On March 29th, DeepMind published a paper, "Training Compute-Optimal Large Language Models", that shows that essentially everyone -- OpenAI, DeepMind, Microsoft, etc. -- has been training large language models with a deeply suboptimal use of compute.

Following the new scaling laws that they propose for the optimal use of compute, DeepMind trains a new, 70-billion parameter model that outperforms much larger language models, including the 175-billion parameter GPT-3 and DeepMind's own 270-billion parameter "Gopher".

I'm going to walk through the background of the now-falsified scaling laws from prior to this paper; then I'm going to describe the new laws given by this paper, and why they weren't found earlier; and finally I'll briefly mention some possible implications of this paper.

Independently of the consequences -- this paper is exciting! Machine learning researchers thought they knew laws about how to scale compute optimally, and the laws turned out to be wrong! It's a nice clear instance of science-functioning-in-ways-it-should in ML.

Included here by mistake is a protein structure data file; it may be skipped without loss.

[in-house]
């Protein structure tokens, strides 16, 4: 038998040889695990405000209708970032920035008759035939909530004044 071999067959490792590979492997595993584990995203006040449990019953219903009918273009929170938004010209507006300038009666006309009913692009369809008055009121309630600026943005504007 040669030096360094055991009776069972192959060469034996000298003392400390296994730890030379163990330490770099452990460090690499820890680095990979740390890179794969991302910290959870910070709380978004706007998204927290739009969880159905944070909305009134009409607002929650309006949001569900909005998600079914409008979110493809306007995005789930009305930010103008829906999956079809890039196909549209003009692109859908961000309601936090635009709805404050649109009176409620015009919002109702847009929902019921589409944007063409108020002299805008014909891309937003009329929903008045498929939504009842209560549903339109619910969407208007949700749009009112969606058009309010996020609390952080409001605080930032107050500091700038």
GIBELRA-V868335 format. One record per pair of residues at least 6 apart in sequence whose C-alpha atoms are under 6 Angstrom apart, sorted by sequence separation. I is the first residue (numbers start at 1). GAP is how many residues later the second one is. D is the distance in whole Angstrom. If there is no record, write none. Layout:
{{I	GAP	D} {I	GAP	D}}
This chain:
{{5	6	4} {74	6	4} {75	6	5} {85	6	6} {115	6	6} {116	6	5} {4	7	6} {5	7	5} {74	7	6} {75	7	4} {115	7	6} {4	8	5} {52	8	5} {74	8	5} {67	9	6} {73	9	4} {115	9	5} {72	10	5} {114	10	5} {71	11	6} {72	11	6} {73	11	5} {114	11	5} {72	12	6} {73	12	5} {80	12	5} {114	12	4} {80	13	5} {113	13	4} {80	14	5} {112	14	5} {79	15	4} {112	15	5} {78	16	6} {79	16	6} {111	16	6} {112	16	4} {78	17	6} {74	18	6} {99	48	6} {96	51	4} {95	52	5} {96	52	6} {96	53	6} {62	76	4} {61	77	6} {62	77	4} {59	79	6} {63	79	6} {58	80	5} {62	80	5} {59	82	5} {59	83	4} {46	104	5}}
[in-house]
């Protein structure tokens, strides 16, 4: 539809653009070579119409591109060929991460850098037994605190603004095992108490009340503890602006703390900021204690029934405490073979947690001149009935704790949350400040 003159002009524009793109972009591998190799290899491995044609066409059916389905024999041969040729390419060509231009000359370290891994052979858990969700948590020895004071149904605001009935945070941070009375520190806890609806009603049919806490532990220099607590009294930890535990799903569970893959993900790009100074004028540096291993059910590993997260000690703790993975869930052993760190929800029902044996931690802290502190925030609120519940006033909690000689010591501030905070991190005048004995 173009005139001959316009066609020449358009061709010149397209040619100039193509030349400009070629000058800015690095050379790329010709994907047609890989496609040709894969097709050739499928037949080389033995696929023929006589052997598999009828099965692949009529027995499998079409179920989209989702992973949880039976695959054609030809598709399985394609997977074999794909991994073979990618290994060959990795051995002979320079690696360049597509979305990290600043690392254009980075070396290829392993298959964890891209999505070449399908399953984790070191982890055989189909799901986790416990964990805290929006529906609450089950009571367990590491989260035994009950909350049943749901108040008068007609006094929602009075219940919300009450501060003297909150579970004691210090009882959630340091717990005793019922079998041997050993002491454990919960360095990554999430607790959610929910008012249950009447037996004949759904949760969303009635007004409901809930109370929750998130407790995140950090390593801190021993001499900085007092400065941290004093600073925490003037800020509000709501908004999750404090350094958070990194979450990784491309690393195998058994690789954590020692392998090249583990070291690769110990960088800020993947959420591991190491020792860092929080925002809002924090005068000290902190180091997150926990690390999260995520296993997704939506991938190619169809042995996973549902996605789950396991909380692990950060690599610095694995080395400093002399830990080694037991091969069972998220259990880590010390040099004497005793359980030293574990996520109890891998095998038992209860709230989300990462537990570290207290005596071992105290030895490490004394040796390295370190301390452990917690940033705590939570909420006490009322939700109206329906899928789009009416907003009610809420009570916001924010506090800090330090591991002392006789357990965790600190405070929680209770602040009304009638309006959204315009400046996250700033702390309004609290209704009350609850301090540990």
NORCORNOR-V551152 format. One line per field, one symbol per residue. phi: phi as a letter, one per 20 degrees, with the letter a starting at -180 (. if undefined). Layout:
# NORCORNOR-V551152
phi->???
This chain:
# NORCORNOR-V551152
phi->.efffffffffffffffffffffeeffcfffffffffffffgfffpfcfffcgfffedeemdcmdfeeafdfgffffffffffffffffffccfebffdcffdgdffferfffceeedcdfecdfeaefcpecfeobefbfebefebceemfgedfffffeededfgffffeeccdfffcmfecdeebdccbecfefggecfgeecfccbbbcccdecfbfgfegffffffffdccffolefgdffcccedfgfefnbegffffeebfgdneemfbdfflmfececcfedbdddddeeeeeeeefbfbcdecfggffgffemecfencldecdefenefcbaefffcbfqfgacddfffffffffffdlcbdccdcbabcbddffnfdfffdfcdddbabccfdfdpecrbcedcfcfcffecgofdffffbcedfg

In 2020 OpenAI proposed scaling laws which have since been used (at least implicitly) to guide the training of large models.

These scaling laws attempt to answer several questions. One of these questions is "Given a certain quantity of compute, how large of a model should I train in order to get the best possible performance?"

The answer isn't "as large a model as possible" because, for a fixed quantity of compute, a larger model must be trained on less data. So training a 1-million parameter model on 10 books takes about as many floating point operations (FLOPs) as training a 10-million parameter model on one book.

In the case of very large language models like GPT-3, these alternatives look more like training a 20-billion parameter model on 40% of an archive of the Internet, or training a 200-billion parameter model on 4% of an archive of the Internet, or any of an infinite number of points along the same boundary.

Compute on this scale is not cheap -- so if you're going to be spending 10 million dollars per training run on a model scaled up to be 100x bigger than your toy version of the model, you want principles better than a feeling in your gut to guide how you allocate this compute between "amount of data the model sees" and "how big the model should be."